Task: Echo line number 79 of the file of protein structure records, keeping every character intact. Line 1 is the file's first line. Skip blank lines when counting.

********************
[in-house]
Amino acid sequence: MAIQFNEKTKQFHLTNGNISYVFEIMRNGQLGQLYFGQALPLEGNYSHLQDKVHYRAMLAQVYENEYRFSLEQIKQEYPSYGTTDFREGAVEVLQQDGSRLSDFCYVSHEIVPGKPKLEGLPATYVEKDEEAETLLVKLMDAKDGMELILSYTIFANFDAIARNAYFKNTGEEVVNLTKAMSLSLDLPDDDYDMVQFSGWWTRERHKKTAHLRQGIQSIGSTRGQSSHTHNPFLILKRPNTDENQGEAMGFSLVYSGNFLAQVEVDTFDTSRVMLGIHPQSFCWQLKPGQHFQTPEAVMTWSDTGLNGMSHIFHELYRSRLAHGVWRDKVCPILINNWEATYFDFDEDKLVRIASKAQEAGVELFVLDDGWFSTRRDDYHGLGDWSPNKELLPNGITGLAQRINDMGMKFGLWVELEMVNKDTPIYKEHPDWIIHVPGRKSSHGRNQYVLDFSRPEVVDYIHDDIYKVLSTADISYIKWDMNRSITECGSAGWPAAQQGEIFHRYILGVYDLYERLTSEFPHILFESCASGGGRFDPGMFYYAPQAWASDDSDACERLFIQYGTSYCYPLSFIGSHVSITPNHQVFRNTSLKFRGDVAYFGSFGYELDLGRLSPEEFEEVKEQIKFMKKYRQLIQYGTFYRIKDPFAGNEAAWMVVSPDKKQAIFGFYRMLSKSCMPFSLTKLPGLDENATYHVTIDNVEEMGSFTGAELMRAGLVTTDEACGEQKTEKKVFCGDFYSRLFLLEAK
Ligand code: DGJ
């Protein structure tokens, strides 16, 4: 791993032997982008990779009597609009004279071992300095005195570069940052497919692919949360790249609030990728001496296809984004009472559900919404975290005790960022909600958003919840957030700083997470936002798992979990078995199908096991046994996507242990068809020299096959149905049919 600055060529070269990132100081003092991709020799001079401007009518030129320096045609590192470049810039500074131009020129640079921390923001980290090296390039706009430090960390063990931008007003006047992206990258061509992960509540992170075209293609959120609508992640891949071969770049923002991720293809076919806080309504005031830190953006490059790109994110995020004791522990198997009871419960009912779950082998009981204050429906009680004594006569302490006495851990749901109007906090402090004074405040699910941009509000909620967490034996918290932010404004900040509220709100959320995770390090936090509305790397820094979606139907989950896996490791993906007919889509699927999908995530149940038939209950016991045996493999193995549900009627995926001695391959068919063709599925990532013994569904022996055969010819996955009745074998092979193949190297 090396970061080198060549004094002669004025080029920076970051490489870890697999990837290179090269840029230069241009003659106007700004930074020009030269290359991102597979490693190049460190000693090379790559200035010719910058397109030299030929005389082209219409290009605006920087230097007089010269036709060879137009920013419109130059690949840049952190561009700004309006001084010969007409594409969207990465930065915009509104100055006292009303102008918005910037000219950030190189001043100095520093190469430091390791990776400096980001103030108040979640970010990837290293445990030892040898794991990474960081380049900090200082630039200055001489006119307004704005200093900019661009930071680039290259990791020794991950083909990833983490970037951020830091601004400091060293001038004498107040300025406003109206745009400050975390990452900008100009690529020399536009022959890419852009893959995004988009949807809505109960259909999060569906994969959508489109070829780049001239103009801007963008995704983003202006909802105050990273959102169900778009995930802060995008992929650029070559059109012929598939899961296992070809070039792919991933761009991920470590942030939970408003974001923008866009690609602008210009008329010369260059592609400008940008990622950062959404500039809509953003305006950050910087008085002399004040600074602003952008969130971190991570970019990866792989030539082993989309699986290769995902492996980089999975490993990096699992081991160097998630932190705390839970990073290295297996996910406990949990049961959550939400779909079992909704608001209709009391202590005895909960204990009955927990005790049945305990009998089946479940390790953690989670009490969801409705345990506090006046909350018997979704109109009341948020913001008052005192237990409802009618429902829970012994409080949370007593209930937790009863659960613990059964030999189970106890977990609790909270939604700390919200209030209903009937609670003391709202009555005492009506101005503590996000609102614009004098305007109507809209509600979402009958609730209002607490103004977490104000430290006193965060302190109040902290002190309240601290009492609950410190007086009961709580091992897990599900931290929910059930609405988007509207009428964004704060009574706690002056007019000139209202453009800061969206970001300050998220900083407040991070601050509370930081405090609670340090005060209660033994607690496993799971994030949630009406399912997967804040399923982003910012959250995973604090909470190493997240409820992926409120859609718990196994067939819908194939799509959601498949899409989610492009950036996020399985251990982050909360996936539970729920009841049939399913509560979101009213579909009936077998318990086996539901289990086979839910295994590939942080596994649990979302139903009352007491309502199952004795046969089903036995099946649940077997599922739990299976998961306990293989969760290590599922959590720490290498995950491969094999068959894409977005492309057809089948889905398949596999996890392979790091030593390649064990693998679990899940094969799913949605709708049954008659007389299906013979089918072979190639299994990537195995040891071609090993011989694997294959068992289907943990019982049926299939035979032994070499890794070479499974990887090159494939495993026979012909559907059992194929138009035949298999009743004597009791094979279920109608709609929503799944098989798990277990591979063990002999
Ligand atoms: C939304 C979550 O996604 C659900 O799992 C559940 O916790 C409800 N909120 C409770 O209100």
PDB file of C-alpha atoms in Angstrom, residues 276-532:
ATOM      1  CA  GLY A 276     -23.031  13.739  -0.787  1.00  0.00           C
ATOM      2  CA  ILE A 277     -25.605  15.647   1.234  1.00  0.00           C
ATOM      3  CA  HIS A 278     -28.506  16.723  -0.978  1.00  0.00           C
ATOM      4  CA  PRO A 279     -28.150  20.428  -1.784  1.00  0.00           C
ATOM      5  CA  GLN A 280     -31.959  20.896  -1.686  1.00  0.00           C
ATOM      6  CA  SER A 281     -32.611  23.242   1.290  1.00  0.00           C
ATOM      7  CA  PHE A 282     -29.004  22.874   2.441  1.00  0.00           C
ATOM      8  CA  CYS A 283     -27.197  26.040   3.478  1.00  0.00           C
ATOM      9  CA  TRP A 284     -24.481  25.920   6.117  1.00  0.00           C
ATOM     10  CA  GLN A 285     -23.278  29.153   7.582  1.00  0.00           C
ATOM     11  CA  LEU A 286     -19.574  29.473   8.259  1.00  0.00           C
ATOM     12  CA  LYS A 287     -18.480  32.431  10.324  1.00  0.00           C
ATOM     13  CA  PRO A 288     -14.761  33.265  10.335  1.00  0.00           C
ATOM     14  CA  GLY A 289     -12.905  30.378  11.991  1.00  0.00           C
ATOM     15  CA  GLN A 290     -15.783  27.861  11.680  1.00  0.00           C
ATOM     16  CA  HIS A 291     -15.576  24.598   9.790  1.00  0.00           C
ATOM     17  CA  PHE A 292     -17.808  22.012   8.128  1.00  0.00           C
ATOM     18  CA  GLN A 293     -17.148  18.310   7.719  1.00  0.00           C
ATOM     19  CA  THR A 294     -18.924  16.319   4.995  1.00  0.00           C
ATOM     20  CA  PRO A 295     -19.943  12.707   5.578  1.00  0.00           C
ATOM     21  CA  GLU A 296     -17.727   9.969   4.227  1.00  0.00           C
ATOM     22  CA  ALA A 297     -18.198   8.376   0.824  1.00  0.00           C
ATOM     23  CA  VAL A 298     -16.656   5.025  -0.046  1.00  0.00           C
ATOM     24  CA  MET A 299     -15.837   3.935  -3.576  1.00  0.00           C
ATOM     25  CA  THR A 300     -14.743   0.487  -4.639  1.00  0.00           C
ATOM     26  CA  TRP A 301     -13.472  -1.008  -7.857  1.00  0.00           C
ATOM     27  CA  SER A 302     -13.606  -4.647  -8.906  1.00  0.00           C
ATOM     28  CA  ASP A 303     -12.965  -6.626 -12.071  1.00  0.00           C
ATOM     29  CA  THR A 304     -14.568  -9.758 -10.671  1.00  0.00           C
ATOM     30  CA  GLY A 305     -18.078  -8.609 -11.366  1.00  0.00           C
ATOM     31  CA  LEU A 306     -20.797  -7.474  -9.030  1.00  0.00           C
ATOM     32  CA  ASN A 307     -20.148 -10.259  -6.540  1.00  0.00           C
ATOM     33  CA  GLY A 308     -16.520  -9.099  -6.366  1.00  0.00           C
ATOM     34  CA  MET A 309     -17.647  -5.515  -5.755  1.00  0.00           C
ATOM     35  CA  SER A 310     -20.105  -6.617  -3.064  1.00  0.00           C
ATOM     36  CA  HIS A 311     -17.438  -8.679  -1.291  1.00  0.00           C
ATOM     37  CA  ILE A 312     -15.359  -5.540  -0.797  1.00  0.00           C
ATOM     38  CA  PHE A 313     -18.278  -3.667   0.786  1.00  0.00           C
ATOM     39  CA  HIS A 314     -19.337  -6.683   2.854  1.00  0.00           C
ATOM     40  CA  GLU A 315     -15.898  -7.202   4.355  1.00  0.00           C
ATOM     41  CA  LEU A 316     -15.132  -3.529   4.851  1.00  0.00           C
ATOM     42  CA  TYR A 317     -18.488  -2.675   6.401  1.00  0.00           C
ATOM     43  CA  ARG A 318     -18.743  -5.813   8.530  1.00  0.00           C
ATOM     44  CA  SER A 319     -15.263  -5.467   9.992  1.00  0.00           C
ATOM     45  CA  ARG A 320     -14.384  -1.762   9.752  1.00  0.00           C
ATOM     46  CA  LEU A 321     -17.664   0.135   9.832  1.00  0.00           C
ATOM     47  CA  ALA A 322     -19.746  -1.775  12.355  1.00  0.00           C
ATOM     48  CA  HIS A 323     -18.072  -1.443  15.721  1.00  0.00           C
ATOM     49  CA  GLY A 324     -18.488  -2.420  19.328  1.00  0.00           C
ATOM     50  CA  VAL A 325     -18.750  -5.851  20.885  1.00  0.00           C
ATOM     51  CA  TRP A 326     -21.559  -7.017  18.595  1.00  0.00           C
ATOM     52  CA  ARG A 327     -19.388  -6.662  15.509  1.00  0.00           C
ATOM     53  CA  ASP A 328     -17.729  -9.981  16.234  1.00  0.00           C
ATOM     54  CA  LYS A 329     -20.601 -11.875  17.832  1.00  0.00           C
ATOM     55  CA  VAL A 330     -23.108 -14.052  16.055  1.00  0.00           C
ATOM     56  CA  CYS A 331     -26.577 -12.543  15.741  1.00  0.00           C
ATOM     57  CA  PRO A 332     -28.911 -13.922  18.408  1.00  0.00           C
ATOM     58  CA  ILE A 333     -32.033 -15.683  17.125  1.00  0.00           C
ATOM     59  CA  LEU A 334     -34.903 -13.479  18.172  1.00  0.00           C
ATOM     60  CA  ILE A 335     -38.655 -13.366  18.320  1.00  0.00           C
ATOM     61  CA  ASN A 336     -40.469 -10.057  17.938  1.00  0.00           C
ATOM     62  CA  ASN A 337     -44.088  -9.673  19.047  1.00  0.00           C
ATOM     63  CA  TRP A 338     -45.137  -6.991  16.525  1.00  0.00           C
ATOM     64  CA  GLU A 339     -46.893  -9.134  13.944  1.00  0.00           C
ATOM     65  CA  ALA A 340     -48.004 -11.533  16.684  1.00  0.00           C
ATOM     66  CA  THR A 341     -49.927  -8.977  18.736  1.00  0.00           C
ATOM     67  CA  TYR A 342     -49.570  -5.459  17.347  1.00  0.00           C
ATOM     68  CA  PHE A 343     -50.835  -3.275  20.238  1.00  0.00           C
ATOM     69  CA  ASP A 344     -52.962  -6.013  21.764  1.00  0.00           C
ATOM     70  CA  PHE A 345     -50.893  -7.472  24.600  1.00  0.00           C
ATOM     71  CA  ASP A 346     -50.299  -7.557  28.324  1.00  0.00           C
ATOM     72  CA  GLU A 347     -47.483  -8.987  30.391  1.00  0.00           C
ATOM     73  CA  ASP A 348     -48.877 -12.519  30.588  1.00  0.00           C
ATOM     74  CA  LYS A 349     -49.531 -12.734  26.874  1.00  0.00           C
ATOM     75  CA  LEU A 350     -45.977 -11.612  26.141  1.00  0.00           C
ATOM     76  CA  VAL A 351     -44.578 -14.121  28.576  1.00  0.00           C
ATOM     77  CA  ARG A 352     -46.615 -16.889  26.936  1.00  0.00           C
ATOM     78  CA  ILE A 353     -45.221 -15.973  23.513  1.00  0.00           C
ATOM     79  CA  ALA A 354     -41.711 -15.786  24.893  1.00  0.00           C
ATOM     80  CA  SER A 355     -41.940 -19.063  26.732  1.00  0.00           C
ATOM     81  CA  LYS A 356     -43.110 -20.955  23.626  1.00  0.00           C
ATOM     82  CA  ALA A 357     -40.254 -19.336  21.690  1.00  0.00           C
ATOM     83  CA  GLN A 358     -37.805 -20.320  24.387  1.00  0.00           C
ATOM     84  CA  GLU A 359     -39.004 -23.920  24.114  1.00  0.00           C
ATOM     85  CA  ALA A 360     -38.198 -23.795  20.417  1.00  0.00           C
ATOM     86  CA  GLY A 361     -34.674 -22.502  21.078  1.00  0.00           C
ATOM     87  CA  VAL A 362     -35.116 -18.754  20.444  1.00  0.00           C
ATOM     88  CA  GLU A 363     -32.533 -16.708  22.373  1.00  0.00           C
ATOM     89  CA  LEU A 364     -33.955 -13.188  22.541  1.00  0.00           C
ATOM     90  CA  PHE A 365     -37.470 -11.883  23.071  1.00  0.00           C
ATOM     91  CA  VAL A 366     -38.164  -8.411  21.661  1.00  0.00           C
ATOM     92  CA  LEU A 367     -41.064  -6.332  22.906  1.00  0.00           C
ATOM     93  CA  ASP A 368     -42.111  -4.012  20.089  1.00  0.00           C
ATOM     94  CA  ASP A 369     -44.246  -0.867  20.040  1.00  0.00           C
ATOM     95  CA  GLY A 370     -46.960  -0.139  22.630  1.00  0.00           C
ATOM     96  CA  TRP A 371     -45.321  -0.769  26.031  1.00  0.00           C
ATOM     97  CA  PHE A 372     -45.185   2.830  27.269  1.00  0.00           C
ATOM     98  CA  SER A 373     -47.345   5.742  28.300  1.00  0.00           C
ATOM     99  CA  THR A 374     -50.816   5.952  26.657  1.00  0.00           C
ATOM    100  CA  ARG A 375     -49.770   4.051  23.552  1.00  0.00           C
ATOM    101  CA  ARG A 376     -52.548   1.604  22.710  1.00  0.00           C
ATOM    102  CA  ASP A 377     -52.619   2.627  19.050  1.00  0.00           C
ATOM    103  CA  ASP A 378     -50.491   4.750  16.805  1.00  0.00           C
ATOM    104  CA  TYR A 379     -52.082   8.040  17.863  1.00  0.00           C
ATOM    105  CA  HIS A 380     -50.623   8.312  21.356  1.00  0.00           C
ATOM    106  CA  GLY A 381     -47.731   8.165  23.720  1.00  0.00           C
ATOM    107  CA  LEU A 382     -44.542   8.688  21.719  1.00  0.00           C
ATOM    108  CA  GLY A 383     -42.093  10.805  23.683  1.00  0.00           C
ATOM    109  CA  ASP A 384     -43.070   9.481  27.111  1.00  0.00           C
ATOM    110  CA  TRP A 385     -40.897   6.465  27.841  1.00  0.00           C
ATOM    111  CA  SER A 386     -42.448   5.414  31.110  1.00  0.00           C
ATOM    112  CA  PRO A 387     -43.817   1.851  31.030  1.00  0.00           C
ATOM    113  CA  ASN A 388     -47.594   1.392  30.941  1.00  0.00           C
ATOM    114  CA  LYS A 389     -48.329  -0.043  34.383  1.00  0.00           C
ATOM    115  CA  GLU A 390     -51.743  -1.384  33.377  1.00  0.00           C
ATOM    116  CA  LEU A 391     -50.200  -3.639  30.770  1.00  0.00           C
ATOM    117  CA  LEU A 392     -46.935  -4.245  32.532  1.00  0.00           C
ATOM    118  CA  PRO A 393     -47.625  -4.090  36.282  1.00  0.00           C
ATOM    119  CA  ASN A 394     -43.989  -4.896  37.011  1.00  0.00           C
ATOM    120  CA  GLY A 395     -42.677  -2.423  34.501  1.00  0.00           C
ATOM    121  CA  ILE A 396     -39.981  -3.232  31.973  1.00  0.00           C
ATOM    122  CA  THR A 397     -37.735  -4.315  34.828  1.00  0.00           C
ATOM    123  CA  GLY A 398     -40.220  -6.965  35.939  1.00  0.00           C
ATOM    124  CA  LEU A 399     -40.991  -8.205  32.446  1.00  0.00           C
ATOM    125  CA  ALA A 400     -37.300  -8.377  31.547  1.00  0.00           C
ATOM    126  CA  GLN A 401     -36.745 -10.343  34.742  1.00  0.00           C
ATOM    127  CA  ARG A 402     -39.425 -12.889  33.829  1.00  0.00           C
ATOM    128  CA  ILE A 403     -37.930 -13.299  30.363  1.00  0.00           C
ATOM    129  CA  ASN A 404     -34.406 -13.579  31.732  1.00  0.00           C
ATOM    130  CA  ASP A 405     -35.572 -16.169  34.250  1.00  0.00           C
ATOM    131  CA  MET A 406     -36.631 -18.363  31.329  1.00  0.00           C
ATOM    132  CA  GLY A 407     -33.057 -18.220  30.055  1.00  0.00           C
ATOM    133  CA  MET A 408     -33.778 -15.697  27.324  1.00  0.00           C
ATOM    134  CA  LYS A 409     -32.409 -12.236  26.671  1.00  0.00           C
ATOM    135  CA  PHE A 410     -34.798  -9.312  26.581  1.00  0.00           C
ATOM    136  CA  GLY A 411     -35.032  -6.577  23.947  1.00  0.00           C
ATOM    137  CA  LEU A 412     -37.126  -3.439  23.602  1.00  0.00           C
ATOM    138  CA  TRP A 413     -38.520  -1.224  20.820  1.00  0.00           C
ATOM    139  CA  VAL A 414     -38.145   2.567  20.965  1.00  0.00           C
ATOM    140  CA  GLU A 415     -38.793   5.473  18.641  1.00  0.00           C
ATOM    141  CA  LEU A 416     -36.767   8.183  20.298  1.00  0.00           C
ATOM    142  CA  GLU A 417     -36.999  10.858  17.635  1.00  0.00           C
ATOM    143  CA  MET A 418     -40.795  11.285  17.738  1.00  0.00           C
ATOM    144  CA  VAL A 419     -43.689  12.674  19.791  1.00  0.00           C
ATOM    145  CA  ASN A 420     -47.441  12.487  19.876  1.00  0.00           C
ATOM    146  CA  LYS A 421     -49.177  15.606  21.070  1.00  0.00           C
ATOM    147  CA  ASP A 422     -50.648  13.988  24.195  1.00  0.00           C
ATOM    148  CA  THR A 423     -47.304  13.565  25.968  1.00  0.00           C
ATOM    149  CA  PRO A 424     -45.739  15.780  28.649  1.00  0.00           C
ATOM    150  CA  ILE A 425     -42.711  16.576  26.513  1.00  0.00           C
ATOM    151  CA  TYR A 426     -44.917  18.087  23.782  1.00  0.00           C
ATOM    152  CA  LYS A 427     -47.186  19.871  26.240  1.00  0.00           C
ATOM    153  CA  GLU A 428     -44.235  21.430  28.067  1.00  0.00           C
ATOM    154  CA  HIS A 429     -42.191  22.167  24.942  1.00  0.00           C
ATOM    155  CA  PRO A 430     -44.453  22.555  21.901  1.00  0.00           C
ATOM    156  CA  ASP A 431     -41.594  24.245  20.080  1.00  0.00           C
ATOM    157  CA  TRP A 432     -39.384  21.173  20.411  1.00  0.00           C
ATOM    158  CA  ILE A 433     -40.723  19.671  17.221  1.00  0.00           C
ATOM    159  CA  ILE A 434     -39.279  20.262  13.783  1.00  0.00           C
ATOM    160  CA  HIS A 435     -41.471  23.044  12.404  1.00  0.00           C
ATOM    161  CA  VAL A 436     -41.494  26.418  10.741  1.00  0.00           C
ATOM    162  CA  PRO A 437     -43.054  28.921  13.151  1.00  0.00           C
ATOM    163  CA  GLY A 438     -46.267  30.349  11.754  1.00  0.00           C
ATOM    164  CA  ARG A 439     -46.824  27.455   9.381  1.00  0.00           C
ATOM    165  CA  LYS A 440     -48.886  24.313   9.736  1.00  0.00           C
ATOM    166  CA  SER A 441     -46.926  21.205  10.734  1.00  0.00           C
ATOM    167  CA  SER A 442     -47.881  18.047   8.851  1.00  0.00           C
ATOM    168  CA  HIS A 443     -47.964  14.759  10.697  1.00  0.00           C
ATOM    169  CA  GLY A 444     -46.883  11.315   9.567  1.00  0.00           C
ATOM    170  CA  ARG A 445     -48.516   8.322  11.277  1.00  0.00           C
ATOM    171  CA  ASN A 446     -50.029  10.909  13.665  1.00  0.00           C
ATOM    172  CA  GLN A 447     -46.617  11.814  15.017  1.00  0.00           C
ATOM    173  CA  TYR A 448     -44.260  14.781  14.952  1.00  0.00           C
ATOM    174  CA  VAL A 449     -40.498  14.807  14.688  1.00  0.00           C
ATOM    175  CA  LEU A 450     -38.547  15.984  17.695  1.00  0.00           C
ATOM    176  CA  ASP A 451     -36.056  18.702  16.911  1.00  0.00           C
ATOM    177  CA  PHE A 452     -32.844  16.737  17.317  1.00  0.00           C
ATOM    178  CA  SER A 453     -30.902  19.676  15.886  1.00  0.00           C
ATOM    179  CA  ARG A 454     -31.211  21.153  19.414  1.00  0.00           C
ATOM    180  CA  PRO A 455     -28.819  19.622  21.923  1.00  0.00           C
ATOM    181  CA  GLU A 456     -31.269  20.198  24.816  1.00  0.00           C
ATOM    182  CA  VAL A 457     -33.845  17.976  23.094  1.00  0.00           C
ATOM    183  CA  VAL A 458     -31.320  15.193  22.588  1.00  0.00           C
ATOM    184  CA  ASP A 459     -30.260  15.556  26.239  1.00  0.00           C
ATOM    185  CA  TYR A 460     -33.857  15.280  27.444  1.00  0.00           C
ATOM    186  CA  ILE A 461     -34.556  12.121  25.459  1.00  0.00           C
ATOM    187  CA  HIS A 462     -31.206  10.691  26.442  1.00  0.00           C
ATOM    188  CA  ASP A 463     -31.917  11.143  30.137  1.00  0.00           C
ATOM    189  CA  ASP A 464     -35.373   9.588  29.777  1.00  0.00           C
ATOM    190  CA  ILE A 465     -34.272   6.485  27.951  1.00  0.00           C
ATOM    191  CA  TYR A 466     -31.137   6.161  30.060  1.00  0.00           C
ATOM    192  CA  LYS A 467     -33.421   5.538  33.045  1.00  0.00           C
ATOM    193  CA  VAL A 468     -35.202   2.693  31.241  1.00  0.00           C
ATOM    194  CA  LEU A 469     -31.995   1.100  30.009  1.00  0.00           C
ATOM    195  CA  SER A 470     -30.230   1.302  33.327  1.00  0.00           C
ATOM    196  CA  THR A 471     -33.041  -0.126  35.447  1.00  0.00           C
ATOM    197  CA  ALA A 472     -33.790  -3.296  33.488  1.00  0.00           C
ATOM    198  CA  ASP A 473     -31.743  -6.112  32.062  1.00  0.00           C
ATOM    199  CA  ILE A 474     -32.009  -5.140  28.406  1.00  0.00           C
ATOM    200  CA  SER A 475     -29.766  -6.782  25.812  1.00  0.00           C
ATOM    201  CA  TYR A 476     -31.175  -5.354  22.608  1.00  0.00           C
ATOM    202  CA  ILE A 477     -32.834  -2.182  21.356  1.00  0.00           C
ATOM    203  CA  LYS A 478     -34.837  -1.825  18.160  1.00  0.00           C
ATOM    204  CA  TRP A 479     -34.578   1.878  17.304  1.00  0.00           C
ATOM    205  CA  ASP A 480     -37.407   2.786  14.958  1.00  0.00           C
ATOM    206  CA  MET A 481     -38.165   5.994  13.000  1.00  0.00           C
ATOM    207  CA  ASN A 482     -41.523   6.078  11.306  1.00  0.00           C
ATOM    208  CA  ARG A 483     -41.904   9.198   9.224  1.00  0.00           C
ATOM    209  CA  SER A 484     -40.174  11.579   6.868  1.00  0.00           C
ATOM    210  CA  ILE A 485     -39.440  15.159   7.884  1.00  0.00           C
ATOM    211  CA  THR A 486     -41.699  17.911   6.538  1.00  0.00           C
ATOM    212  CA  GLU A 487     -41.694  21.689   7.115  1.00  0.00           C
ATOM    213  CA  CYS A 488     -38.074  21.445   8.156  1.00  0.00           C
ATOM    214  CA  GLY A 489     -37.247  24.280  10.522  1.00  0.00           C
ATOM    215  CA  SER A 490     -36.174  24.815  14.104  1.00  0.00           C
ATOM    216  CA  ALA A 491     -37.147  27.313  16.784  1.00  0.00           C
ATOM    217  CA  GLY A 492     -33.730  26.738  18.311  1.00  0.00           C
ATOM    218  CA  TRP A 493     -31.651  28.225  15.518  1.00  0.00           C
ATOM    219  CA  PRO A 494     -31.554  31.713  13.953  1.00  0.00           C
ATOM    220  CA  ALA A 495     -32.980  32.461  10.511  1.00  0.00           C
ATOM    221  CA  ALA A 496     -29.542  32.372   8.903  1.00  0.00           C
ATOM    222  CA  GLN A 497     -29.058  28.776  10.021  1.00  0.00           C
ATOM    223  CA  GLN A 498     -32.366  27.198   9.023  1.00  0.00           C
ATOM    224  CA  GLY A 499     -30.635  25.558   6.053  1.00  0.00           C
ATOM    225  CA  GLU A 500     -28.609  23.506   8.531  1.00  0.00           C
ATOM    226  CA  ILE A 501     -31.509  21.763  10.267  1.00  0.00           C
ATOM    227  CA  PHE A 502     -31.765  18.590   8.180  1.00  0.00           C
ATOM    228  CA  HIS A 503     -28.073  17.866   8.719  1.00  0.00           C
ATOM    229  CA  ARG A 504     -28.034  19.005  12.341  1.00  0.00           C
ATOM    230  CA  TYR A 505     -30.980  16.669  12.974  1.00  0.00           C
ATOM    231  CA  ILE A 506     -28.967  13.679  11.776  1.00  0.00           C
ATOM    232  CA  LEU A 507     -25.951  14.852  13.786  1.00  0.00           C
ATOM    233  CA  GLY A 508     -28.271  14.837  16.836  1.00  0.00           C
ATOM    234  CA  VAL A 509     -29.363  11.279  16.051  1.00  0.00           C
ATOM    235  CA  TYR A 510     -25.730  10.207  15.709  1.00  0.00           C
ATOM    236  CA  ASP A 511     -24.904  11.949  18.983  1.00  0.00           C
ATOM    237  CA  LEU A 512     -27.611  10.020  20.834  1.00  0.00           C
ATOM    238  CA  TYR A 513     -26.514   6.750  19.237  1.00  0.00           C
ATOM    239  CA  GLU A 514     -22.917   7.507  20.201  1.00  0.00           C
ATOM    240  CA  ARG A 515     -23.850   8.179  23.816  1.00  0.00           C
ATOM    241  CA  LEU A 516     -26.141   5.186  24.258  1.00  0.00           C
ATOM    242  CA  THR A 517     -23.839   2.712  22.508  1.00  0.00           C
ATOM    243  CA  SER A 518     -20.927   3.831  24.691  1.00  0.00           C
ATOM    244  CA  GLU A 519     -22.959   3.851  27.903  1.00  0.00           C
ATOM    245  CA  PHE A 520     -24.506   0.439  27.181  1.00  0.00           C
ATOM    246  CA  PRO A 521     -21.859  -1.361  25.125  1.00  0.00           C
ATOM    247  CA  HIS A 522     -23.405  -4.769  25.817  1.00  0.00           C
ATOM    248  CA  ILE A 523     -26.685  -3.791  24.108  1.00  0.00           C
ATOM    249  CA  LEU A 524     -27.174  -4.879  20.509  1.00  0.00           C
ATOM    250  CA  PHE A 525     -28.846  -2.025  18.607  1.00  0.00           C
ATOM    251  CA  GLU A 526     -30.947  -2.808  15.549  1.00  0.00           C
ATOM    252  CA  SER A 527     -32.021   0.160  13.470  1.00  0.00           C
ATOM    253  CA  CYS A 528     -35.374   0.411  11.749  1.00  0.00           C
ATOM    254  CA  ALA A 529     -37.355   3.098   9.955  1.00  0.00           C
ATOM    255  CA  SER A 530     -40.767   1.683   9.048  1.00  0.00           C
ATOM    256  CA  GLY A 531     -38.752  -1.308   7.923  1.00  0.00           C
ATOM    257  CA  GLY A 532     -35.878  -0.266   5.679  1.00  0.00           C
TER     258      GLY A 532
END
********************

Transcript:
ATOM     73  CA  ASP A 348     -48.877 -12.519  30.588  1.00  0.00           C